Modern Animal Raises $75.5 Million to Upgrade Pet Care and Upend the Vet Industry

Sam Blake

Sam primarily covers entertainment and media for dot.LA. Previously he was Marjorie Deane Fellow at The Economist, where he wrote for the business and finance sections of the print edition. He has also worked at the XPRIZE Foundation, U.S. Government Accountability Office, KCRW, and MLB Advanced Media (now Disney Streaming Services). He holds an MBA from UCLA Anderson, an MPP from UCLA Luskin and a BA in History from University of Michigan. Email him at samblake@dot.LA and find him on Twitter @hisamblake

Modern Animal

U.S. pet ownership rose nearly 50% over the last year as Americans, hemmed in by the pandemic, embraced their furry friends. The surge propelled the pet industry past $100 billion in revenues and exacerbated demands on veterinarians already stretched thin.

With its hybrid telemedicine subscription service, Culver City-based startup Modern Animal is looking to grow by appealing to both overtaxed vets and the new rush of pet owners. On Friday, it announced a $75.5 million investment to help do it.


The company believes its model, which relies on 24/7, app-based care, access to beautifully outfitted clinics for users and a streamlined system for veterinarians, can help upend the way the industry traditionally does business.

"The problems we were trying to solve [when we started the company] were not actually related to the animal," said CEO and co-founder Steven Eidelman. They were related to the humans: the pet-owners and the veterinarians.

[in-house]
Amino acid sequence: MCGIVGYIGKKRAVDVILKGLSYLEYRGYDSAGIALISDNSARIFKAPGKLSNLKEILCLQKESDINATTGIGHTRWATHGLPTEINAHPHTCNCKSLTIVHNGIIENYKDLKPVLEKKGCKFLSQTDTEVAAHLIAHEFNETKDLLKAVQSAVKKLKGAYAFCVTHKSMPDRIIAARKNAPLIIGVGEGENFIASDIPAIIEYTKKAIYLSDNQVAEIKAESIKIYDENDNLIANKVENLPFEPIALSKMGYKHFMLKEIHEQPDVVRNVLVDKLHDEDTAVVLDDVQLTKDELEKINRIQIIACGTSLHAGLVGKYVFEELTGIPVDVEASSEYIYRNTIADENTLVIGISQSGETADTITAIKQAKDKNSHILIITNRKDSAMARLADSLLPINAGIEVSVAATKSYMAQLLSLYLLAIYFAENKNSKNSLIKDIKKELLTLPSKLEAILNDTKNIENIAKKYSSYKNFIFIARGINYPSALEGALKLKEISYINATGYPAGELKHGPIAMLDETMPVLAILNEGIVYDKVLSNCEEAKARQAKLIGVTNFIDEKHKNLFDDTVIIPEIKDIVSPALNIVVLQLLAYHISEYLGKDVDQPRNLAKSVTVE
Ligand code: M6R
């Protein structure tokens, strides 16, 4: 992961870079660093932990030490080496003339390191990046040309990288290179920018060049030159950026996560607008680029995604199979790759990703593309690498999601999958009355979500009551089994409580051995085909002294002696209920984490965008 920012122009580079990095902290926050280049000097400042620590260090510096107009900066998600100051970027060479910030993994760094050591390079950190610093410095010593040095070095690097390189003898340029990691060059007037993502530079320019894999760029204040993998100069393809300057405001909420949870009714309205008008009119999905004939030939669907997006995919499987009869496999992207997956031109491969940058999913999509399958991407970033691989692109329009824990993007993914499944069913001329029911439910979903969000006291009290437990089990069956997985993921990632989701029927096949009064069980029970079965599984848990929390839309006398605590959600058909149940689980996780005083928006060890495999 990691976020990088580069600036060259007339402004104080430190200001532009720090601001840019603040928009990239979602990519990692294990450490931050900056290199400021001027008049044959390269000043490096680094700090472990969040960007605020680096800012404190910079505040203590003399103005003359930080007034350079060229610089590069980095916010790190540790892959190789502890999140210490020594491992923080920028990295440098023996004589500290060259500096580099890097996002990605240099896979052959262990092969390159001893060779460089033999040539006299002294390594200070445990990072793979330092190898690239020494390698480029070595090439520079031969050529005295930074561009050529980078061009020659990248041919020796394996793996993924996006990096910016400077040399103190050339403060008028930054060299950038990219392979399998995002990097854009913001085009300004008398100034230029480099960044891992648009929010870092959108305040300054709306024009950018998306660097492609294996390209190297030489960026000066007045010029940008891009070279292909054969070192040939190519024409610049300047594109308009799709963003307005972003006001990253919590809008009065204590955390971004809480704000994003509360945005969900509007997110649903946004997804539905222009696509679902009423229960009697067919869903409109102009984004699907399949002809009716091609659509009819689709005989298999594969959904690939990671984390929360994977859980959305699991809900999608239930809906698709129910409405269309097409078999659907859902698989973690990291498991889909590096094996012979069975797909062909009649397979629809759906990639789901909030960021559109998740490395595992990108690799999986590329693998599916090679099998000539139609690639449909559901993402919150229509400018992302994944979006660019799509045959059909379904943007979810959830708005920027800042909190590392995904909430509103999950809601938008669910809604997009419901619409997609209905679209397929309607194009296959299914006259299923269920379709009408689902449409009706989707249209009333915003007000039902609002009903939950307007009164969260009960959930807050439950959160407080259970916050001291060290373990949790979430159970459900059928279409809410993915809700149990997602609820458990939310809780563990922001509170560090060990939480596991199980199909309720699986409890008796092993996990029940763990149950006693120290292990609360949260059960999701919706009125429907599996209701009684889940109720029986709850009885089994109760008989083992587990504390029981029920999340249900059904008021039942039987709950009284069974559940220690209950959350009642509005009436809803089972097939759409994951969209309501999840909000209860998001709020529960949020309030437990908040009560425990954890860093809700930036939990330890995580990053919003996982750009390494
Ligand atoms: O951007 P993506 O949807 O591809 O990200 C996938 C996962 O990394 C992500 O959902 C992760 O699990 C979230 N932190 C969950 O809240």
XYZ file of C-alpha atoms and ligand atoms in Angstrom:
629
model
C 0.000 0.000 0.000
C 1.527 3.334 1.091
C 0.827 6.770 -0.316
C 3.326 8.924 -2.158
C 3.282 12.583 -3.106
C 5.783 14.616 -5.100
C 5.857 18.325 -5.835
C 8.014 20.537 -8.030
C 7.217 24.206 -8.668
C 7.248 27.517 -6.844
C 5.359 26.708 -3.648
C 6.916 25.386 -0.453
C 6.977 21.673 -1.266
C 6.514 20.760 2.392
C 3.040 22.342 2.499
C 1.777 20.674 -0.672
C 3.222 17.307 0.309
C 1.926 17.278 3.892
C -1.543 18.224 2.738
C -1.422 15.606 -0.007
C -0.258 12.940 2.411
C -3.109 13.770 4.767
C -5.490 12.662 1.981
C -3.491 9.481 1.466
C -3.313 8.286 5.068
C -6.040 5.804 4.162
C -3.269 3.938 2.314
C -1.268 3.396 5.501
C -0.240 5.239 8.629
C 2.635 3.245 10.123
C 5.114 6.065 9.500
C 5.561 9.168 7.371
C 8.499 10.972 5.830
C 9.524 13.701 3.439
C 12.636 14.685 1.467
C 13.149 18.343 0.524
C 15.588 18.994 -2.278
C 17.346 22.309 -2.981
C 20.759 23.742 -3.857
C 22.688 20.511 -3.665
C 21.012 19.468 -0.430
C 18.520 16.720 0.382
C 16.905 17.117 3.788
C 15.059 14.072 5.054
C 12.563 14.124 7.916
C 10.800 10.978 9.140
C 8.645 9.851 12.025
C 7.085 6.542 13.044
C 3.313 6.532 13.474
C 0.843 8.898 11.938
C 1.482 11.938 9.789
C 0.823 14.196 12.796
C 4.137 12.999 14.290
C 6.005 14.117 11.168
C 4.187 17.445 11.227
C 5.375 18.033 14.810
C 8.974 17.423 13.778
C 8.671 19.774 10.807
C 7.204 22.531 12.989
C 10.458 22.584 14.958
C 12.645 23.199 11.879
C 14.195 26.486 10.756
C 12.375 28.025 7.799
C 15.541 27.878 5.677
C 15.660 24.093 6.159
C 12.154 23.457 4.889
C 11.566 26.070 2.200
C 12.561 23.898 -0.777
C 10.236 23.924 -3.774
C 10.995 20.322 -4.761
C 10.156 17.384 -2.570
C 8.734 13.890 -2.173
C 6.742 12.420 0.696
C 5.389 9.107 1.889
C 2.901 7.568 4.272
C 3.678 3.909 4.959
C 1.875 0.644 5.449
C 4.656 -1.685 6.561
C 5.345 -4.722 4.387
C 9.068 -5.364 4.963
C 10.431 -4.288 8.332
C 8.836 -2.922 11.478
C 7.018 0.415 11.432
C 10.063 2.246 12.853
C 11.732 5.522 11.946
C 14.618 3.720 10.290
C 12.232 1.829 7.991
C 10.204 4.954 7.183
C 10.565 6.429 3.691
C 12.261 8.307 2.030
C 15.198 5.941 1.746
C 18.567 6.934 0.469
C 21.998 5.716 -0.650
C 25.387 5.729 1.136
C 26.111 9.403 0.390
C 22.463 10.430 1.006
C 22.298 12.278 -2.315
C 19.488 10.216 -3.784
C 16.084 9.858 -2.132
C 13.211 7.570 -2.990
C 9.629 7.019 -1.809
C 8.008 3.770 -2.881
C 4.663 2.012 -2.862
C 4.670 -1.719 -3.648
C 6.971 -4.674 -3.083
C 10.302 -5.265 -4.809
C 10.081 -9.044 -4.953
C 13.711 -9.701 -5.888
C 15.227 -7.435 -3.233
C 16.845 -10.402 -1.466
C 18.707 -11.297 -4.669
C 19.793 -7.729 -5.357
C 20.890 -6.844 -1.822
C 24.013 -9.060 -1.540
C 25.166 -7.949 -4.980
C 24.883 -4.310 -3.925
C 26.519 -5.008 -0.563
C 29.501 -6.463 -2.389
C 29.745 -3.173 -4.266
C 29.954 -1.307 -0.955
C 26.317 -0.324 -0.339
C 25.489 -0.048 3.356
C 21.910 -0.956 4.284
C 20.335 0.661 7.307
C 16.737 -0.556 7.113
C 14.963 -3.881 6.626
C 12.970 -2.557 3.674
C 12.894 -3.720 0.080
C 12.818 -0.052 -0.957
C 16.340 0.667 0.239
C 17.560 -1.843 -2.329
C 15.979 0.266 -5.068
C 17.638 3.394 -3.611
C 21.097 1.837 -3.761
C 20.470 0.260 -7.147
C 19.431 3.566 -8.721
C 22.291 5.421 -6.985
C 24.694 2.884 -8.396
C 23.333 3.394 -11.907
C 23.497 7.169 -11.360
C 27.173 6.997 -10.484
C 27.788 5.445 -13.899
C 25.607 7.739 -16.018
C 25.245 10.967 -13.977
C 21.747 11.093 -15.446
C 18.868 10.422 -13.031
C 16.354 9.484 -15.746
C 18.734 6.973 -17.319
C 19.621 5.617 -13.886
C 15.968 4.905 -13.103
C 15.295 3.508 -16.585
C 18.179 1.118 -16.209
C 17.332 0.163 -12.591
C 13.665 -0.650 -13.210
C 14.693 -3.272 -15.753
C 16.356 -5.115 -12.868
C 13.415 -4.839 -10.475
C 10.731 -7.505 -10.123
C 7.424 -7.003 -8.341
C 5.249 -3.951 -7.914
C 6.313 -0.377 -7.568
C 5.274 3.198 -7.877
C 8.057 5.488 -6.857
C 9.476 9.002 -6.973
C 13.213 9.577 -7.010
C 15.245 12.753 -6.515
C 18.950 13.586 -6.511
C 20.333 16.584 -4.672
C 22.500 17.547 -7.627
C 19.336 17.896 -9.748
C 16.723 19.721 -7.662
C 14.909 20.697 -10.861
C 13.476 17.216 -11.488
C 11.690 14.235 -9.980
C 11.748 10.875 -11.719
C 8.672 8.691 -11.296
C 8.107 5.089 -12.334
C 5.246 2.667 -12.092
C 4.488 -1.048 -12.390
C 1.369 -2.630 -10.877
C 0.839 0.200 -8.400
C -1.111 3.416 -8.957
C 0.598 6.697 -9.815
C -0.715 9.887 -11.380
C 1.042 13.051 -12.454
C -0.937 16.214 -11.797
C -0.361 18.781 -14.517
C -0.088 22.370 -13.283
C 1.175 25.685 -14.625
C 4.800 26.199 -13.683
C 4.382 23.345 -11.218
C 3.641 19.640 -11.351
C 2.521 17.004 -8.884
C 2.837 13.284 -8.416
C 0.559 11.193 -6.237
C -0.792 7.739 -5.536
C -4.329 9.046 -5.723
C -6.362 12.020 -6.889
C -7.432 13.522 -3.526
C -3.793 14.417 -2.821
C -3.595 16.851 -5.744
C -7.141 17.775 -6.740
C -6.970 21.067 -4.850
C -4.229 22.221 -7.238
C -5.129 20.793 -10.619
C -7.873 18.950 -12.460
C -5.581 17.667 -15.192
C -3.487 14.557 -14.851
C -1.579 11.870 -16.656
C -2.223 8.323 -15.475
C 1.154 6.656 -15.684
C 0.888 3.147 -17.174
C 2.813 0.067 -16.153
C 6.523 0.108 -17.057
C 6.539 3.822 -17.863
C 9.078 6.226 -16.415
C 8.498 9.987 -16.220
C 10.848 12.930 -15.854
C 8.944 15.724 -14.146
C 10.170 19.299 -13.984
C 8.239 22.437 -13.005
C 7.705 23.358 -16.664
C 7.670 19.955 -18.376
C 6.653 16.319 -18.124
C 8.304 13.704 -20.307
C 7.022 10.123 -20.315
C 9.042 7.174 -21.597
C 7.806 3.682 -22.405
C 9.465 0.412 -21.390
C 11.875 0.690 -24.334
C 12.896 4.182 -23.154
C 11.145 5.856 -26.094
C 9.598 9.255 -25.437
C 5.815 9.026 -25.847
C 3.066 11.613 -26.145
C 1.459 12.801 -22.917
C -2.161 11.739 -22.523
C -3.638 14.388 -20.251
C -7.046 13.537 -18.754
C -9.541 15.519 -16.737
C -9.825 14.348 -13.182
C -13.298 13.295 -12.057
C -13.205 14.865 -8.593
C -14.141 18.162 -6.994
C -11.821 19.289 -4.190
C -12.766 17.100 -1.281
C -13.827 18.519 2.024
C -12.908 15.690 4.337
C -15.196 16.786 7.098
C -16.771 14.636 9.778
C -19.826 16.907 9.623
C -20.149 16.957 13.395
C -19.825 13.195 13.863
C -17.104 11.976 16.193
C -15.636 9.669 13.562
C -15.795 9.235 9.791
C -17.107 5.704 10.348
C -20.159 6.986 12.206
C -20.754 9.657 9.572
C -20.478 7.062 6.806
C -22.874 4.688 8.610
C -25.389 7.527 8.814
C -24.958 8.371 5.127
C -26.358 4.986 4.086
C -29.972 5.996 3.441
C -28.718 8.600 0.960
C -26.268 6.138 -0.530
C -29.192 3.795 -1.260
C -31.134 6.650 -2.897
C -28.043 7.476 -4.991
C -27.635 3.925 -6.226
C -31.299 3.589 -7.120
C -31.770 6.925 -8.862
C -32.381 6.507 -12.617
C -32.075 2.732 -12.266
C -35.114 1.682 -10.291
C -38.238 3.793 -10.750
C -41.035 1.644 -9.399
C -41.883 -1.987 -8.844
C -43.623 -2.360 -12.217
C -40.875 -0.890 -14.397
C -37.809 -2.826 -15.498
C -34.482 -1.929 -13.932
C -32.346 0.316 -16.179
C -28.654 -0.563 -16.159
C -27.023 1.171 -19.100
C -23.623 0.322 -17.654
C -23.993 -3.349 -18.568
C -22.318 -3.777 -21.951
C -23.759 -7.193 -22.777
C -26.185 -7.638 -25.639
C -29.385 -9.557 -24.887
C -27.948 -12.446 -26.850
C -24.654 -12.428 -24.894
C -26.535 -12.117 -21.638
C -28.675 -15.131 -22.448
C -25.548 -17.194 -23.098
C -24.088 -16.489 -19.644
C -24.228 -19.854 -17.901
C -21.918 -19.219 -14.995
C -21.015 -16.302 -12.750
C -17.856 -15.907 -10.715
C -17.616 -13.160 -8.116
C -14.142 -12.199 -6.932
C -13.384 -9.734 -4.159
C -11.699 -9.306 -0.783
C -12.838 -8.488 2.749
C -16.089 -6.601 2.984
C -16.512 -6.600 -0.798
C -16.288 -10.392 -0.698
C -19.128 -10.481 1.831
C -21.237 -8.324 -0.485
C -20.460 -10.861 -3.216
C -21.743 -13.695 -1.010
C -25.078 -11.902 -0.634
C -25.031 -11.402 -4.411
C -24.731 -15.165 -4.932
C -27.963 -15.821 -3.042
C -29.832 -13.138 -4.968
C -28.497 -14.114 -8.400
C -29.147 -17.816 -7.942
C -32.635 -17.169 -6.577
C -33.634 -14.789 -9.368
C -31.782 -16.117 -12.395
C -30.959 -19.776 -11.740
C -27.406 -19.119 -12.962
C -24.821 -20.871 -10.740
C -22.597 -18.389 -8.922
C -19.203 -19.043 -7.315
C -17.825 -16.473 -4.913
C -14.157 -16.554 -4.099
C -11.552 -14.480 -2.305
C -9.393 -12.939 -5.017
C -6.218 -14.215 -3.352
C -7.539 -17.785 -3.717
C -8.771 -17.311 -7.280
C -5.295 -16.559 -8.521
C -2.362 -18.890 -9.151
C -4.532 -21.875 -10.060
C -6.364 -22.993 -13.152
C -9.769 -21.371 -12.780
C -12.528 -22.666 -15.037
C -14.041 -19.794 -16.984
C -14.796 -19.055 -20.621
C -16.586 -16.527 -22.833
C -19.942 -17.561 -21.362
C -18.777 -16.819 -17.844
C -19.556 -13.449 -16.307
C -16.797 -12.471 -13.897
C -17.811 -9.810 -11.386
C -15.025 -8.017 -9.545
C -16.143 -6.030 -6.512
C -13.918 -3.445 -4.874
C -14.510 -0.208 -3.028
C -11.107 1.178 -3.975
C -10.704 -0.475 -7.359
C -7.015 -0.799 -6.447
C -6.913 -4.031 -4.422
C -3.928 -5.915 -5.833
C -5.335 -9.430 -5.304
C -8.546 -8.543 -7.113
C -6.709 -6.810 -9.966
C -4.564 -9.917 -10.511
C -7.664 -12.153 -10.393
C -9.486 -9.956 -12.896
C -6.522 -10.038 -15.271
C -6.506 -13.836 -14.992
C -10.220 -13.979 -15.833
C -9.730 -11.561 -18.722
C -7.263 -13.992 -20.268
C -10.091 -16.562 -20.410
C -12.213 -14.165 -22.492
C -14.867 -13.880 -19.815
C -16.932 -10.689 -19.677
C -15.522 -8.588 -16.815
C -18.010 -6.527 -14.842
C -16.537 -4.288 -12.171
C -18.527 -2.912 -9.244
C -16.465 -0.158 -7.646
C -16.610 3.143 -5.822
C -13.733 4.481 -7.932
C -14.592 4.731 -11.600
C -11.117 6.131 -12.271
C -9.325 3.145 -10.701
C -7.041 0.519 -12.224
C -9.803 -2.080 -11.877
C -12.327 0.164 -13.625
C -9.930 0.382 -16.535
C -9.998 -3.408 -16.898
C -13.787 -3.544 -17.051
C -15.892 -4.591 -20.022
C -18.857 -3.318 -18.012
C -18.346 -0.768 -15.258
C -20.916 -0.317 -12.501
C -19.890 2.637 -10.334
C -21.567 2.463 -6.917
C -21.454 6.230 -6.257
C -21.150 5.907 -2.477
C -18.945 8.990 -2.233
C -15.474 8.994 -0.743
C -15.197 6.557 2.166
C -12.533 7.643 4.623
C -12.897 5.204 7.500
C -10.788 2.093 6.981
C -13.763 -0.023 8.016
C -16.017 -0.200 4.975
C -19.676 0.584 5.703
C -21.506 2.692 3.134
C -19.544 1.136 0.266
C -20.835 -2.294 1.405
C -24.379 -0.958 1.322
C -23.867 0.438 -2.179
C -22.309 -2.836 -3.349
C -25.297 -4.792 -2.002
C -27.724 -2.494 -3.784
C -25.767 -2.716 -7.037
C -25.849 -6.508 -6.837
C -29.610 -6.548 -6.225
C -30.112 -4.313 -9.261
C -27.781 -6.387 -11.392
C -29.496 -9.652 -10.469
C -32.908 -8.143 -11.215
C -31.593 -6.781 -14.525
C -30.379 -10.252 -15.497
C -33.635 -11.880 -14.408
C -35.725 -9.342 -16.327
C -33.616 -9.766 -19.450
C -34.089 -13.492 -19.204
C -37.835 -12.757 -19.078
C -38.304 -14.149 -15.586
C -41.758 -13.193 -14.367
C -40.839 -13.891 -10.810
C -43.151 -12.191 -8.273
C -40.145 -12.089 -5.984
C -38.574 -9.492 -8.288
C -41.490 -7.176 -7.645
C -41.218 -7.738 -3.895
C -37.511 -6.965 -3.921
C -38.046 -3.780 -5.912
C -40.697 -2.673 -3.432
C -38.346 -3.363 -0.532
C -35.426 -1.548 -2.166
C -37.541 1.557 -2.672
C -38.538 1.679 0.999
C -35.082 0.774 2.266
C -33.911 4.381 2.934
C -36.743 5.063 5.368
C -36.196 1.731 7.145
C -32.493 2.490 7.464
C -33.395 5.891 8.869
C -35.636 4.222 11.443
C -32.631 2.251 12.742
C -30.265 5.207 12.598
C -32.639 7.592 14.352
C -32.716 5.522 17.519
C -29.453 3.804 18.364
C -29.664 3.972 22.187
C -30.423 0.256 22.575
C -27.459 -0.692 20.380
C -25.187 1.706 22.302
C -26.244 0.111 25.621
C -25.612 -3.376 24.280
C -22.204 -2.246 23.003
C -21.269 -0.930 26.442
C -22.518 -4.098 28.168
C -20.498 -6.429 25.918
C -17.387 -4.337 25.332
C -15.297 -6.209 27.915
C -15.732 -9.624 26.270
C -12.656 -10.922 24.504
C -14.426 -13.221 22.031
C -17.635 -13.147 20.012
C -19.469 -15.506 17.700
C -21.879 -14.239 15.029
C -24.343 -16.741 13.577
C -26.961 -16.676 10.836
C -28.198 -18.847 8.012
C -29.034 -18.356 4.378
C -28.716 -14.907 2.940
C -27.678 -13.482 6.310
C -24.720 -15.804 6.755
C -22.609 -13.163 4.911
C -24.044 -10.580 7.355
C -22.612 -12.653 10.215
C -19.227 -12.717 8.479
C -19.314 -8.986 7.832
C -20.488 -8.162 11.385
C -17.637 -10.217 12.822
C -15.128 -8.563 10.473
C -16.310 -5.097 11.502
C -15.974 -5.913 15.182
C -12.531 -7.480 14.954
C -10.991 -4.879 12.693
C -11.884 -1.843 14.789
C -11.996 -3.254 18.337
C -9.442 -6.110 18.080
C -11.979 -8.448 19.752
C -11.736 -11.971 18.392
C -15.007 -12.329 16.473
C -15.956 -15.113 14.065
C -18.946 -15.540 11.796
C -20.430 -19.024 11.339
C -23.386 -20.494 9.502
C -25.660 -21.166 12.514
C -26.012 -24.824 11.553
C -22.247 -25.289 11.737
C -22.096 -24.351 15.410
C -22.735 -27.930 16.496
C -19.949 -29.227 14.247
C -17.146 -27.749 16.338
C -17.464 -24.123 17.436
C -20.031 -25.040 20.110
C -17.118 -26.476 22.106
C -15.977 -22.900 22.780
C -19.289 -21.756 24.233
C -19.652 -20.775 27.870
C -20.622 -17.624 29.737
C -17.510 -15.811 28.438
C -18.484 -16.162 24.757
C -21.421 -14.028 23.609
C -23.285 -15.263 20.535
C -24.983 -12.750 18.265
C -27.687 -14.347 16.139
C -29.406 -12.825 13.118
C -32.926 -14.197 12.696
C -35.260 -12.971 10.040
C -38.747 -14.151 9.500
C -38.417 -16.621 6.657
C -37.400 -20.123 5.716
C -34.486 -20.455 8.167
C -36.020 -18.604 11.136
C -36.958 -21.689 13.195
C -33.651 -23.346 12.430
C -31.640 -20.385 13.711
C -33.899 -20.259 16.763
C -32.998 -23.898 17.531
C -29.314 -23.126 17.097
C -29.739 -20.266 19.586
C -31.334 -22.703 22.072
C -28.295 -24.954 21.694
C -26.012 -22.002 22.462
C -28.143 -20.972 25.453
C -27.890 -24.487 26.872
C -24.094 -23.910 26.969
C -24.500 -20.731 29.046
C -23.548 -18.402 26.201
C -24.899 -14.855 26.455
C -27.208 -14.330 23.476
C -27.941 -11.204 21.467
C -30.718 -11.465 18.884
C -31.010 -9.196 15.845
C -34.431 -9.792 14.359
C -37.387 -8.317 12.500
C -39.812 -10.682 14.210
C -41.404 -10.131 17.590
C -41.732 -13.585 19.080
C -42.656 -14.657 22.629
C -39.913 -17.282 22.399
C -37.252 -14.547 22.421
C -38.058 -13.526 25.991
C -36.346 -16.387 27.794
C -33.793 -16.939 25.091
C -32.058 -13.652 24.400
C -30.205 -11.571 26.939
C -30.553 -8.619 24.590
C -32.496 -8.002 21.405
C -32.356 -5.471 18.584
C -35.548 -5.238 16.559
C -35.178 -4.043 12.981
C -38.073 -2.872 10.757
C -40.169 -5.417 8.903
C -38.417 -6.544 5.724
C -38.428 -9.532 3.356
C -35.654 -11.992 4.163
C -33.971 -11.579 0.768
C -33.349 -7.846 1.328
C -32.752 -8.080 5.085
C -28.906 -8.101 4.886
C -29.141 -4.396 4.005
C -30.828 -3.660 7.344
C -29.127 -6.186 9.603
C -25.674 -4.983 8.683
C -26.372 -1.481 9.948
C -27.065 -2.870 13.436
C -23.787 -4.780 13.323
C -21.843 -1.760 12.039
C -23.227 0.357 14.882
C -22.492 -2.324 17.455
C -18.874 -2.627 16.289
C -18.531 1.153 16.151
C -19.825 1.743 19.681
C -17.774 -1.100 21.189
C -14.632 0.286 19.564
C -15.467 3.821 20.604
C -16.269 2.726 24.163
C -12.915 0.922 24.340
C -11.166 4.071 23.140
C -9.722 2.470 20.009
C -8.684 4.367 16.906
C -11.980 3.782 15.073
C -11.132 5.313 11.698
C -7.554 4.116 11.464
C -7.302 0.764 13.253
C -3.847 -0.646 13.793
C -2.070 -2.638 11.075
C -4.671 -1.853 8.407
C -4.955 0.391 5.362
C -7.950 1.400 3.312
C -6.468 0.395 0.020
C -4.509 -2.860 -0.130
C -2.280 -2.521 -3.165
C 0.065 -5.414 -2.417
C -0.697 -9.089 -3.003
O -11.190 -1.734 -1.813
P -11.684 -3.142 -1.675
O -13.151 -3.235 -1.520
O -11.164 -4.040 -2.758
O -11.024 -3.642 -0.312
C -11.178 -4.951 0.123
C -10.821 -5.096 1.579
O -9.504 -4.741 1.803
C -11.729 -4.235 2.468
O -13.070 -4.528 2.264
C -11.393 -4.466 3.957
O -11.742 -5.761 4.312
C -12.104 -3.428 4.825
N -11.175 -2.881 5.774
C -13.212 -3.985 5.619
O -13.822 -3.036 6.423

Modern Animal

Eidelman is the former founder of Whistle, a pet health startup that made a 'Fitbit for dogs' and was acquired in 2016 for $117 million by Mars. He founded Modern Animal in 2018. It has now raised $89 million.

Its first clinic opened in April last year in West Hollywood. Unlike most drab veterinarian offices, Modern Animal's clinic boasts amenities like a "beautiful Oscar Gronner mural" and "Margo's Bark root beer in our fridge". Customers pay a $100 annual membership fee per pet, which grants them free exams and around-the-clock telemedicine. The company does not offer emergency care.

The new funding is split between a previously unannounced $35.5 million Series A led by True Ventures and Addition, and a $40 million Series B led by Founders Fund. With it, the company plans to open a dozen more clinics around California over the next 18 months — including facilities in Playa Vista, Pasadena and Studio City by the end of the year. The WeHo clinic has maxed out its capacity of around 4,000 fuzzy patients; Eidelman said the new clinics will be similarly sized.

Modern Animal has largely appealed to younger pet owners. Eighty percent of its human members are between 25 and 45 years old; only 10% of the clients are over the age of 55.

"There is a very different type of behavior that younger pet owners are exhibiting, and so we wanted to build a system that, looking to the future, is built for them," Eidelman said. Members make about five visits per year during their first year of membership, which is more than double the frequency of visits to a typical vet's office.

He attributes that stickiness to Modern Animal's free initial exams and how the company pays veterinarians, which discourages them from charging for extra services.

Layla (left), and her human, Modern Animal CEO and co-founder Steven Eidelman.